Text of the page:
Therefore, a rapidly obtainable marker that is capable of discriminating sepsis from noninfectious SIRS would be clinically useful. An ideal marker of infection would be highly specific, highly sensitive, and easy to measure, rapid, inexpensive, and correlated with the severity and prognosis of infection. In critically ill patients, confined information usually could be retrieved from a CRP measurement due to a relatively long clinical half-life, misleading assay in reinfection, and delayed response. [5] PCT plasma level increases in severe bacterial or fungal infections or sepsis and concentrations as high as 1000 ng/ml have been reported in sepsis and septic shock; however, localized bacterial infections, viral infections, and autoimmune and allergic disorders are not PCT inducers. [6]

Procalcitonin tend to be increased in bacterial sepsis, which seems to be related to the degree of microbial invasion, was first mentioned by Assicot et al. [7] The exact origin of PCT production is not known, but the liver seems to be the major location of production. A large amount of PCT had been produced after stimulation of human hepatocytes with tumor necrosis factor α and interleukin 6 (IL-6). [8] Under normal physiological conditions, the PCT serum level is extremely low, usually below 0.01 ng/ml, and in viral infection and inflammation concentrations is slightly increased, but rarely above 1 ng/ml. [9] However, levels up to 500 ng/ml or more have been described in bacterial infections. [10]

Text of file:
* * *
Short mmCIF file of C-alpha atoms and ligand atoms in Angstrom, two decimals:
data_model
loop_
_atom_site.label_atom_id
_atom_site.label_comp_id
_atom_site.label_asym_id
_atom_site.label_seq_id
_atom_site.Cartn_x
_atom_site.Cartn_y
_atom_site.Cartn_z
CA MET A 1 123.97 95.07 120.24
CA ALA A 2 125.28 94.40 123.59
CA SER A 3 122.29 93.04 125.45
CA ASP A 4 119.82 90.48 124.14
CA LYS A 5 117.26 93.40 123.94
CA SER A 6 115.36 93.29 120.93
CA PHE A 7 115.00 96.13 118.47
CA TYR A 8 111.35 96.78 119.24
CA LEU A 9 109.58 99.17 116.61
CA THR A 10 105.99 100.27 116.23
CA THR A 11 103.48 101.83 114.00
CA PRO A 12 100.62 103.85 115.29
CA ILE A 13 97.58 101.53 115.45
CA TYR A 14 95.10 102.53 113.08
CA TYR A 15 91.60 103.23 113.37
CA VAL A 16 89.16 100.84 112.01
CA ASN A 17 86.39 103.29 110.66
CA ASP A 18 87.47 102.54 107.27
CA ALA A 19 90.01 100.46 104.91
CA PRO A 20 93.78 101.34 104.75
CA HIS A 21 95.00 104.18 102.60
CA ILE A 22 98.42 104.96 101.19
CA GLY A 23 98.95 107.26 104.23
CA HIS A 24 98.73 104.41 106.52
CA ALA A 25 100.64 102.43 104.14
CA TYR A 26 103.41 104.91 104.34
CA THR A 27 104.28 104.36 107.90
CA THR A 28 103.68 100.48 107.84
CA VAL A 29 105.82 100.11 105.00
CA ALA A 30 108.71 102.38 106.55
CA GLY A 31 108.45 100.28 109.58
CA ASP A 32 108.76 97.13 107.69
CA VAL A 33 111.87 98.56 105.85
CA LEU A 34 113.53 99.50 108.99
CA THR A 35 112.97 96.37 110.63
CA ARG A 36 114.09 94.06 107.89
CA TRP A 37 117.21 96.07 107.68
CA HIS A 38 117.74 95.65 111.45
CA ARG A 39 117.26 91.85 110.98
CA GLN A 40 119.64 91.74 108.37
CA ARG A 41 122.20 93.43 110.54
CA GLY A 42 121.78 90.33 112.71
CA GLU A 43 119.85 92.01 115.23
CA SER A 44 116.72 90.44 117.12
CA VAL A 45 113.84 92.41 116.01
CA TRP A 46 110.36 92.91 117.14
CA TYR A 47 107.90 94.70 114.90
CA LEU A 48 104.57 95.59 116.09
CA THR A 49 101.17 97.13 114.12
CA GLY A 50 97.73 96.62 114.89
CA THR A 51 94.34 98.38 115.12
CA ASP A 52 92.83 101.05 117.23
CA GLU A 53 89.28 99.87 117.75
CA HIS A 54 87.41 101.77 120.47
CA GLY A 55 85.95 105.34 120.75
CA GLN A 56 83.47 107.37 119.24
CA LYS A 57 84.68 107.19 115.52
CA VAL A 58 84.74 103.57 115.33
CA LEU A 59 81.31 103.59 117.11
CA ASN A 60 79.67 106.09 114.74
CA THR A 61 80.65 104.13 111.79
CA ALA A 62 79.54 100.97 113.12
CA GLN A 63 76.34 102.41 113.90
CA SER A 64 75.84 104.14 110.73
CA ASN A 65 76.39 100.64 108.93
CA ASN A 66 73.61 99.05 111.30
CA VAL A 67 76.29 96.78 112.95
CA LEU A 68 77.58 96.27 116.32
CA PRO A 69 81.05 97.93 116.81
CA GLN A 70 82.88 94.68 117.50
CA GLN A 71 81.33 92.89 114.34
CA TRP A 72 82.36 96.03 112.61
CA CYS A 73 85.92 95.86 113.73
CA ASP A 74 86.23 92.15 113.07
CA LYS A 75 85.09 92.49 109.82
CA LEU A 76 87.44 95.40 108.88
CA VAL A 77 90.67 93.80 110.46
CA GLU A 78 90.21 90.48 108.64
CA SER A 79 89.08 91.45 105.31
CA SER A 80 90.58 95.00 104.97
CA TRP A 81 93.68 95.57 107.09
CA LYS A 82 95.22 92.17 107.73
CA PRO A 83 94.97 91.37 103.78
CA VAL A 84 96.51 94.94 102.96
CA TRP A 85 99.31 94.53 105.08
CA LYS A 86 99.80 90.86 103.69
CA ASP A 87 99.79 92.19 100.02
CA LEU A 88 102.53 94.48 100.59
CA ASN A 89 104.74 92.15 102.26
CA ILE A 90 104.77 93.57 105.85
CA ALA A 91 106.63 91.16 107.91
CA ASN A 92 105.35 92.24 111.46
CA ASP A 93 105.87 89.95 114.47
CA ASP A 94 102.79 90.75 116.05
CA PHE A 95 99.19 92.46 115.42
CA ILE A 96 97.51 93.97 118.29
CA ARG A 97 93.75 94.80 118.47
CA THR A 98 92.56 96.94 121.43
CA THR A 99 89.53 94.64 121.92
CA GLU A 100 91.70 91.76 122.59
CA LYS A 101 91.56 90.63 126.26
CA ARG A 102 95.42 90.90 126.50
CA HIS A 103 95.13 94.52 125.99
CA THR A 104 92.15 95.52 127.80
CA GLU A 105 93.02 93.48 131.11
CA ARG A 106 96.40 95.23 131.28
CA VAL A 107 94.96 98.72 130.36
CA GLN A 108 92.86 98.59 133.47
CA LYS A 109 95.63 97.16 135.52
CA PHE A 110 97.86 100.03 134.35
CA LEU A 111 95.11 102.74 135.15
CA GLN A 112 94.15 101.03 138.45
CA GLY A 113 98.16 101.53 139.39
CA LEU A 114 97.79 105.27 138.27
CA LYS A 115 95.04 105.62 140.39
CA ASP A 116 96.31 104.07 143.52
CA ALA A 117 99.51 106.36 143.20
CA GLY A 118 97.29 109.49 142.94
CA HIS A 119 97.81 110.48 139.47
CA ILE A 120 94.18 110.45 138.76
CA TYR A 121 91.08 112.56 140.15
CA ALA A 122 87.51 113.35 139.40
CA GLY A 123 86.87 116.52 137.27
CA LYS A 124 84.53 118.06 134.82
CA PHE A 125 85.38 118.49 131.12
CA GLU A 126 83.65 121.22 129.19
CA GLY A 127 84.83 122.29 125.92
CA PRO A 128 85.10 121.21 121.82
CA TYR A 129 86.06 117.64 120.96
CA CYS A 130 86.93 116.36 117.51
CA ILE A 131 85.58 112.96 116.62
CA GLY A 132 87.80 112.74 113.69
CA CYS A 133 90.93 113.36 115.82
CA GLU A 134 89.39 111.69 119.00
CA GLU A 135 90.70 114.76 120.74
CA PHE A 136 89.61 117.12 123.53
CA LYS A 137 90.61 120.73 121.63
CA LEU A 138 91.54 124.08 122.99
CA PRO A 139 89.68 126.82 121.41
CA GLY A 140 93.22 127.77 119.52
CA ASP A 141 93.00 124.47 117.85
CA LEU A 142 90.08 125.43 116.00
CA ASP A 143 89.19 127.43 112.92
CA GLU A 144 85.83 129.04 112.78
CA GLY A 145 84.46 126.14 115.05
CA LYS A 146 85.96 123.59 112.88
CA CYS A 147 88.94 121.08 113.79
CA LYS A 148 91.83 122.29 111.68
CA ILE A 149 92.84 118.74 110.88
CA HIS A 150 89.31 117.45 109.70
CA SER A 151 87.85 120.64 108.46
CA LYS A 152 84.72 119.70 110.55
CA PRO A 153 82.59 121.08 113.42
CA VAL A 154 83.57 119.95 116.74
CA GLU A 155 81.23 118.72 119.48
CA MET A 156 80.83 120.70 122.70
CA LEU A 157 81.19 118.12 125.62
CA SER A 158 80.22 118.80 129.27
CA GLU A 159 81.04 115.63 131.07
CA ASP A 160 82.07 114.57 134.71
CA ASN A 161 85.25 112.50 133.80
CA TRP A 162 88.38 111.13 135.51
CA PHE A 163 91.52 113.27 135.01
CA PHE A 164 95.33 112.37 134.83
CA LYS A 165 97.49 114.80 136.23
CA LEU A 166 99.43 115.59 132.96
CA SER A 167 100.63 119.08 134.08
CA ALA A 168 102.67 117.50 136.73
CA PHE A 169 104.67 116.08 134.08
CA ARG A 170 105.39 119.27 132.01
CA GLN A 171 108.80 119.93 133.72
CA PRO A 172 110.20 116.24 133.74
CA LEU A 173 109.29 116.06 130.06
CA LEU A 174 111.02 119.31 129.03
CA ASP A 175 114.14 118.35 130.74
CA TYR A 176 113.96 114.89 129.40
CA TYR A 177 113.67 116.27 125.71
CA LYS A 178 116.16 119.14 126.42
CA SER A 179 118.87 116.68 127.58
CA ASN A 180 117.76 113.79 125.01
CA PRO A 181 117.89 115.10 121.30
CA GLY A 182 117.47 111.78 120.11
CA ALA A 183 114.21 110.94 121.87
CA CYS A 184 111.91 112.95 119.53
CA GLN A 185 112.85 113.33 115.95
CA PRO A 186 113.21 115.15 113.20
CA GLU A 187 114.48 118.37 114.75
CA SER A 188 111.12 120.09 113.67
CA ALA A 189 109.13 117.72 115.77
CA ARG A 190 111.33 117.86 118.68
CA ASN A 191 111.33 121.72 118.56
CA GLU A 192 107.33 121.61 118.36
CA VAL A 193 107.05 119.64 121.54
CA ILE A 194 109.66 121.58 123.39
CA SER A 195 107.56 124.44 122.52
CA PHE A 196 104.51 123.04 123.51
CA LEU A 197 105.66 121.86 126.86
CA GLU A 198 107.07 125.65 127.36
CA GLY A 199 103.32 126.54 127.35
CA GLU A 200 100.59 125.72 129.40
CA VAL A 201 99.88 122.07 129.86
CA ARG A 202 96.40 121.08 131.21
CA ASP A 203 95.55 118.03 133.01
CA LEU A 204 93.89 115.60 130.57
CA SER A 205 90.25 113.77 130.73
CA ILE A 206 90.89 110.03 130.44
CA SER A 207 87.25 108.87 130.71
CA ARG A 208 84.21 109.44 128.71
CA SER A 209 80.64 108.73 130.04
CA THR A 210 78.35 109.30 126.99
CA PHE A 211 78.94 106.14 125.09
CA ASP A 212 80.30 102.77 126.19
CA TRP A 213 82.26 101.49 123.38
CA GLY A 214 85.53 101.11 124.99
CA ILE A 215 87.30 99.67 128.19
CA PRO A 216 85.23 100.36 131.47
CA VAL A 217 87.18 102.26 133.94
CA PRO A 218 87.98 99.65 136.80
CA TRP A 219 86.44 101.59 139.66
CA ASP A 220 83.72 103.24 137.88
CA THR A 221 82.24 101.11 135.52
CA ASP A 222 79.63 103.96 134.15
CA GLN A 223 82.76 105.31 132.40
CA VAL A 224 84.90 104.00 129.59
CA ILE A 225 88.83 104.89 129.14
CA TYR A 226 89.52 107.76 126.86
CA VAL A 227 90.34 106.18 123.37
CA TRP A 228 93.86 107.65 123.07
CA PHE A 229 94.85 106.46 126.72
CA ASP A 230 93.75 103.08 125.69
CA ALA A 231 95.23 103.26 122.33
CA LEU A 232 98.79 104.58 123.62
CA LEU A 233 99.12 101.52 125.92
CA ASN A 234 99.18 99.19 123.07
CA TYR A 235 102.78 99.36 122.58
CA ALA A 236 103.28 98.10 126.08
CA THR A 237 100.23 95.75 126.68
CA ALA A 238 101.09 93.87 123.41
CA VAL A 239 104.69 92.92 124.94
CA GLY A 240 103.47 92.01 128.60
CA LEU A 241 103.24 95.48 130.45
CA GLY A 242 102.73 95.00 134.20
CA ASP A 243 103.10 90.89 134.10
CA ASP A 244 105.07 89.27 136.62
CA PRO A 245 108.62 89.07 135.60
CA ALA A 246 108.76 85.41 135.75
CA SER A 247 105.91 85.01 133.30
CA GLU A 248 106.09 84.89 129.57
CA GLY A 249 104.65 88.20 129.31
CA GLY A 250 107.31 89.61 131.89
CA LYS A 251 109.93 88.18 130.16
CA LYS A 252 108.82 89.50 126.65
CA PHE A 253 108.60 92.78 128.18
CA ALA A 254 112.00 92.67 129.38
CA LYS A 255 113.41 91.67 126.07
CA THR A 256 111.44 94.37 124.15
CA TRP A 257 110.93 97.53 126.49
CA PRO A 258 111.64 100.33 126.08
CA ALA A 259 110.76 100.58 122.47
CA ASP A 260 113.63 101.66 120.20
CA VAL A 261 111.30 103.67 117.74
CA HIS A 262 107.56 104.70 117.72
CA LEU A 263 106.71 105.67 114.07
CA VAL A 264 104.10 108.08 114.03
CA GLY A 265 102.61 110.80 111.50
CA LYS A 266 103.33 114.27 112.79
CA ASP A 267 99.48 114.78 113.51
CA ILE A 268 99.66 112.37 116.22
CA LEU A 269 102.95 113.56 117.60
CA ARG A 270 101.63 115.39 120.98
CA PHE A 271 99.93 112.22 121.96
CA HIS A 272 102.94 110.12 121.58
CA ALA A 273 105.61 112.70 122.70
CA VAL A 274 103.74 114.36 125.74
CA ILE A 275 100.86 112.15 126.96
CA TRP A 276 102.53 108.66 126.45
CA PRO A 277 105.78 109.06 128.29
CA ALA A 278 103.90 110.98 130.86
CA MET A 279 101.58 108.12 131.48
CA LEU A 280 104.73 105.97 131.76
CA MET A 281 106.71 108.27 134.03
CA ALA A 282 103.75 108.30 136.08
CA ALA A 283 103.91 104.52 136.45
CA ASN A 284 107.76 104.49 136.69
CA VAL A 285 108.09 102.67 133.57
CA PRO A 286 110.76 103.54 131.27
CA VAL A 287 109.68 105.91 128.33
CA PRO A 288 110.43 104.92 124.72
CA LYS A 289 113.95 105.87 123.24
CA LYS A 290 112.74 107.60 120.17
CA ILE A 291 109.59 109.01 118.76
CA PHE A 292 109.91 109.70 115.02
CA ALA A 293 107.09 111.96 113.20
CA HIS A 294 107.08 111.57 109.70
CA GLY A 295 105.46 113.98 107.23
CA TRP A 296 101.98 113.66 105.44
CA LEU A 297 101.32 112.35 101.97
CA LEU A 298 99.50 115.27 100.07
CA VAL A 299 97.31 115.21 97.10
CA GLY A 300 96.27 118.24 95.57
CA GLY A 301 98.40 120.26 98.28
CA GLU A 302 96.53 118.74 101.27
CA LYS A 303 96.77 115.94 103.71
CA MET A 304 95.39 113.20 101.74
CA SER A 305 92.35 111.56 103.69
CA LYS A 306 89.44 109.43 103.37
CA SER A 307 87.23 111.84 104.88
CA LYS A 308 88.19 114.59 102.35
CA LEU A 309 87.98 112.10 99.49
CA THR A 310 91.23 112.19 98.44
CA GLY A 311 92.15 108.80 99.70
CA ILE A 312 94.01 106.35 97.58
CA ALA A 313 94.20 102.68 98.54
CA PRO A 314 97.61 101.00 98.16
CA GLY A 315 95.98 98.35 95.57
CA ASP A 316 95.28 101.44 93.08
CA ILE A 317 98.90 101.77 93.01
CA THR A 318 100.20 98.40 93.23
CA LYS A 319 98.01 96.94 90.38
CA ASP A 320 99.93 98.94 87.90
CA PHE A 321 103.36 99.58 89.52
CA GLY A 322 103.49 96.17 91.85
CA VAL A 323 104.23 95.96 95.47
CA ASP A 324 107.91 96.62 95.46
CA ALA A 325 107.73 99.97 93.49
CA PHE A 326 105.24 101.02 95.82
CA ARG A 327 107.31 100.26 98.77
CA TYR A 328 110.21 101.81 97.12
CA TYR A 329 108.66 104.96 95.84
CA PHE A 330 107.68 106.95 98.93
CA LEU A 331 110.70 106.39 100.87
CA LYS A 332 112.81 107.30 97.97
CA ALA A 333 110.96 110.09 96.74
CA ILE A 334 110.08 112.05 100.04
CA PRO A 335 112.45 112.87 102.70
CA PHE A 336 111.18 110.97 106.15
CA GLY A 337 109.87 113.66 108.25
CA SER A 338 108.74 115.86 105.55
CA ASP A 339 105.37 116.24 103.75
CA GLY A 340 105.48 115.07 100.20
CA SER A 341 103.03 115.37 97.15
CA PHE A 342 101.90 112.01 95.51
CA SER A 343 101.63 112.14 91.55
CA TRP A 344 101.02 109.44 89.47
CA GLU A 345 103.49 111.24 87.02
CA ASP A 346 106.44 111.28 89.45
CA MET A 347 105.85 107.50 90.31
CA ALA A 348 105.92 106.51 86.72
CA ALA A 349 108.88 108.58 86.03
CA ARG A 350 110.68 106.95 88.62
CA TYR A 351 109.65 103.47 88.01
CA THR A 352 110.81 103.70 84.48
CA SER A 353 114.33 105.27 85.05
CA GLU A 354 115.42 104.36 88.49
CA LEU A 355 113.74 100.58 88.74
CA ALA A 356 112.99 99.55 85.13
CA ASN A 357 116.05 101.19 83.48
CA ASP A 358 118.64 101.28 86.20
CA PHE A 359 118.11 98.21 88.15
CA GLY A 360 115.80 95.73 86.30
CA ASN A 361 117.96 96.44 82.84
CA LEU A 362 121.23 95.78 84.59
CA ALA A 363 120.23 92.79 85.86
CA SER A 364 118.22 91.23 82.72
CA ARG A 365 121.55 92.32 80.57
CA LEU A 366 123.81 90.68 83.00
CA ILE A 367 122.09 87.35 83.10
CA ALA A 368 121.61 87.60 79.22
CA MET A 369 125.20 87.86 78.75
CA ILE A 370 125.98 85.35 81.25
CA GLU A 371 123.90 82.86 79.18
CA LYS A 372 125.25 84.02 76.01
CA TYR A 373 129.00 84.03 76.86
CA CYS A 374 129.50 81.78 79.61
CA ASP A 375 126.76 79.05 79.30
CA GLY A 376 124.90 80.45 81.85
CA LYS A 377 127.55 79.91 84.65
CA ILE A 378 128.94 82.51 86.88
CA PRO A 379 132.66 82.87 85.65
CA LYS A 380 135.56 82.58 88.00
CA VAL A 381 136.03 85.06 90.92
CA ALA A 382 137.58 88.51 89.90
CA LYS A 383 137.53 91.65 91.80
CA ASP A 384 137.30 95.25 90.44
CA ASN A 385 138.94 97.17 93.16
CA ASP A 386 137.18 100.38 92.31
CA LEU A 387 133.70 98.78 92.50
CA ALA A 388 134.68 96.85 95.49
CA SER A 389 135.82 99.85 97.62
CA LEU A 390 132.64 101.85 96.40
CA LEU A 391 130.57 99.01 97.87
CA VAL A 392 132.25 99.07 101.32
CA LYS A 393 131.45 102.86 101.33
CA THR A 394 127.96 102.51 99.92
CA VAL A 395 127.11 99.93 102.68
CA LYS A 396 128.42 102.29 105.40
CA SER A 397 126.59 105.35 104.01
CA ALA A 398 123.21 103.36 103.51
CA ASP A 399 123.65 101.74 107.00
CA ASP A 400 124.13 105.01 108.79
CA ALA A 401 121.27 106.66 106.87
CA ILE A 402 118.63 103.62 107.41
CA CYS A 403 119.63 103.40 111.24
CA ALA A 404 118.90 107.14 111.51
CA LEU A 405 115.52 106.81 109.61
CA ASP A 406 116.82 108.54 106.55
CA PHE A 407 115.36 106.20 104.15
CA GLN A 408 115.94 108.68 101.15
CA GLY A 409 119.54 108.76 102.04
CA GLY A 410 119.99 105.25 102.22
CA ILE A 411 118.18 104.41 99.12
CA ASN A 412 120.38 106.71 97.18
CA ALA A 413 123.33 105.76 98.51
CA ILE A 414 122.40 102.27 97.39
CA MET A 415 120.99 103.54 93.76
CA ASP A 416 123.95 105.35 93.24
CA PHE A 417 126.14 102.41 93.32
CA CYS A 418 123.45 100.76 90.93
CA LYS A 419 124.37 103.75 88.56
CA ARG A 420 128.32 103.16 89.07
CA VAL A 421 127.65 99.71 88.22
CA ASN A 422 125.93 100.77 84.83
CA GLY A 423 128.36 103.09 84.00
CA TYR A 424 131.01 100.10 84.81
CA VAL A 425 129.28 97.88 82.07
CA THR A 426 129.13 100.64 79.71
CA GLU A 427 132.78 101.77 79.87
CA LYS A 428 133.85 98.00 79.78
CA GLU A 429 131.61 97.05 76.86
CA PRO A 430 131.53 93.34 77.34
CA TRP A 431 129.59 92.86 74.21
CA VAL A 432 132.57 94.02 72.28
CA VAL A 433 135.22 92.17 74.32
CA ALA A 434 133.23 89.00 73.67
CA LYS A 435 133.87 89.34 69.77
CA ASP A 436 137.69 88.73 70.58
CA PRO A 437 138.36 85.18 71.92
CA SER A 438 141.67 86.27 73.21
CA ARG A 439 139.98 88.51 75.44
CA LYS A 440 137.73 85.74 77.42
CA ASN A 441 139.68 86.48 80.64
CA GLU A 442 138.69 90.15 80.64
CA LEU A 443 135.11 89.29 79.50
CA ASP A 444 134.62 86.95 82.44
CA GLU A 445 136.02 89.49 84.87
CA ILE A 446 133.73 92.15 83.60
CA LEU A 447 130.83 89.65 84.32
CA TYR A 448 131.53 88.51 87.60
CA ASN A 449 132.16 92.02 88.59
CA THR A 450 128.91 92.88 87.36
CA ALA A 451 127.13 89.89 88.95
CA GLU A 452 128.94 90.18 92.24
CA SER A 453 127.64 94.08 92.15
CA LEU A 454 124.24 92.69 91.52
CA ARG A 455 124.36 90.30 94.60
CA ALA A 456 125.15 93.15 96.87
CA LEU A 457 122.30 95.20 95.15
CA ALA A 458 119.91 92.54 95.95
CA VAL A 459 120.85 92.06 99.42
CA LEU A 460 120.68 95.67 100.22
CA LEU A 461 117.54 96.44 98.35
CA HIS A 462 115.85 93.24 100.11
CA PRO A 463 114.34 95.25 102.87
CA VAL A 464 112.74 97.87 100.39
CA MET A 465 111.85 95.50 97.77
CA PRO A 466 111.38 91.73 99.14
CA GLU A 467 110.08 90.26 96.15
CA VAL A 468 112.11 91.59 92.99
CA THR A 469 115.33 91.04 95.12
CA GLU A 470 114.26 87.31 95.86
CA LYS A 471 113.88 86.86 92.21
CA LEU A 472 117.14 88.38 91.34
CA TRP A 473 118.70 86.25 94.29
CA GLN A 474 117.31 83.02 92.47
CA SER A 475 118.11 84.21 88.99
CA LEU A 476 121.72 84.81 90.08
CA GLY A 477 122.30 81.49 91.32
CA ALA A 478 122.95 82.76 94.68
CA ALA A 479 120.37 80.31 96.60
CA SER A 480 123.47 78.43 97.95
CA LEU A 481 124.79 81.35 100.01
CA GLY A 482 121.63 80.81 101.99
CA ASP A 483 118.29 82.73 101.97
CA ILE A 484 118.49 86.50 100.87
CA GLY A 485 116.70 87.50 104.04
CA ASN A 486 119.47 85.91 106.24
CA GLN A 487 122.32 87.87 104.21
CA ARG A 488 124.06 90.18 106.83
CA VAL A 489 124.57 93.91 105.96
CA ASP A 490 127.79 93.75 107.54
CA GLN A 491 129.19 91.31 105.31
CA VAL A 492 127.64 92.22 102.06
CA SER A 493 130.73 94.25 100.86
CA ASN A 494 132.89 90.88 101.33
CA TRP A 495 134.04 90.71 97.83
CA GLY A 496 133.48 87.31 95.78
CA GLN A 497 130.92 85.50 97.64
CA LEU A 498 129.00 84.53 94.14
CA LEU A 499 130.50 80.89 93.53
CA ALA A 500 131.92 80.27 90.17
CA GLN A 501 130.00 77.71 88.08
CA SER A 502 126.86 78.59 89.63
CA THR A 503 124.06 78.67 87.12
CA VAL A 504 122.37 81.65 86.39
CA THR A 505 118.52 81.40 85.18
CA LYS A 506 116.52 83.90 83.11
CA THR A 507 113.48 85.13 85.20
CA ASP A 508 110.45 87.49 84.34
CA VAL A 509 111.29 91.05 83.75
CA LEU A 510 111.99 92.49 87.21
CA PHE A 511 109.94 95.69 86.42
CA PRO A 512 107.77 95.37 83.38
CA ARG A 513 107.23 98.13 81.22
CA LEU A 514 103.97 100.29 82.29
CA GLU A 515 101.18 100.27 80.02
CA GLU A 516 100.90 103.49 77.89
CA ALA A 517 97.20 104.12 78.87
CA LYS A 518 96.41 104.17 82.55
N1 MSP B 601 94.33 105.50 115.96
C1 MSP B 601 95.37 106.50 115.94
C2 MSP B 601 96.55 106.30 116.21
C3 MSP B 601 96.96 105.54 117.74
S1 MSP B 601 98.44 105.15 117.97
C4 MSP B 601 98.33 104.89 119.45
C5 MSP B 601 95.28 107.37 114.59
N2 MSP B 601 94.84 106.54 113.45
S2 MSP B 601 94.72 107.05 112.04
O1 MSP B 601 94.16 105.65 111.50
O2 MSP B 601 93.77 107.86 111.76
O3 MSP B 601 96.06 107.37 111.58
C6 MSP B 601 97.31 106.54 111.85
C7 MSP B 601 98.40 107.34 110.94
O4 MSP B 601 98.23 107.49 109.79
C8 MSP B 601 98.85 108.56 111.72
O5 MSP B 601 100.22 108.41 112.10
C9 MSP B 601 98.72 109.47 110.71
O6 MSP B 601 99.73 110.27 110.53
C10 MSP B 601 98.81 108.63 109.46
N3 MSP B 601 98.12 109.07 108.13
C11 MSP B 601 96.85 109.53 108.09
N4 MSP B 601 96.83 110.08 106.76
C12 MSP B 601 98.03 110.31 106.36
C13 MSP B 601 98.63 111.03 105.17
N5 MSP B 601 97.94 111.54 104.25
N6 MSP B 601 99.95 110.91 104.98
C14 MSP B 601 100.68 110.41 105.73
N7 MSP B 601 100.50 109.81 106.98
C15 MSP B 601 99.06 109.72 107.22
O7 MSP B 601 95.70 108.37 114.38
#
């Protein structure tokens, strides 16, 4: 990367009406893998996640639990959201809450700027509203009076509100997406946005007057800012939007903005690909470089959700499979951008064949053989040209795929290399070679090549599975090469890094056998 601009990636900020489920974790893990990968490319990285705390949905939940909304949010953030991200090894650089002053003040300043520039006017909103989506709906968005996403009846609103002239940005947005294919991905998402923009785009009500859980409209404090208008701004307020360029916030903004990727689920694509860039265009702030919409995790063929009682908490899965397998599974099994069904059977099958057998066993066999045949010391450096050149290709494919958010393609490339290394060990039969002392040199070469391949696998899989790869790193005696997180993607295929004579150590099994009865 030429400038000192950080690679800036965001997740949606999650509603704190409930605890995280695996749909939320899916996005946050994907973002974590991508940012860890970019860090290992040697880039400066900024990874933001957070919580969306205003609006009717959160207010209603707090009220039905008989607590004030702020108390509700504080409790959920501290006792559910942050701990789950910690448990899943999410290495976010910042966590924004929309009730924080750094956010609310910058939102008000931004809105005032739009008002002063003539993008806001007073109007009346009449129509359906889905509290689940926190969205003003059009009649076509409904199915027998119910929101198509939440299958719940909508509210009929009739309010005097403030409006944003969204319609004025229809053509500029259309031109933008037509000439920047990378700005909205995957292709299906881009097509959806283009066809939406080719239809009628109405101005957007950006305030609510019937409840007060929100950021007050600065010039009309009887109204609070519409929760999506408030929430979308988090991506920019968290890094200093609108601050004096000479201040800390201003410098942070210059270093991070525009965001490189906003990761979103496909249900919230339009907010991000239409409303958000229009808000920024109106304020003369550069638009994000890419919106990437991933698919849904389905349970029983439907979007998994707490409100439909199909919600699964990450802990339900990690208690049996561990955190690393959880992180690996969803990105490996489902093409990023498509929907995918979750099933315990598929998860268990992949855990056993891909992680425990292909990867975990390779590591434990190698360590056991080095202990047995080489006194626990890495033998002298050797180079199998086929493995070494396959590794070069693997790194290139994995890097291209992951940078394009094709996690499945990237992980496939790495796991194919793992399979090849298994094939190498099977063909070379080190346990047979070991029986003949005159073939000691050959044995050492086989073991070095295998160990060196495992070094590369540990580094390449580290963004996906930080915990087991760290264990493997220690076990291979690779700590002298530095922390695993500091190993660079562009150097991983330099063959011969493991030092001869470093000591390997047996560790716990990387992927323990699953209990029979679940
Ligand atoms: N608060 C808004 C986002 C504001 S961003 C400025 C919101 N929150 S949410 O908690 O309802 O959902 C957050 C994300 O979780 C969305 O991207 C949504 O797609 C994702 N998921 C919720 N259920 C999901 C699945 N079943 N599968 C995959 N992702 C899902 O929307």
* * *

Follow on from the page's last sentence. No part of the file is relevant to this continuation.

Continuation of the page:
Critical care outcome predictors include clinical, diagnostic, and physiologic variables that are well-identified. The acute physiology and chronic health evaluation II (APACHE-II) scoring system is commonly used in intensive care populations for outcome prognostication, and comparison of medical care acuity in different ICUs, it was created for assessing disease severity in adult patients admitted to ICUs. [11],[12]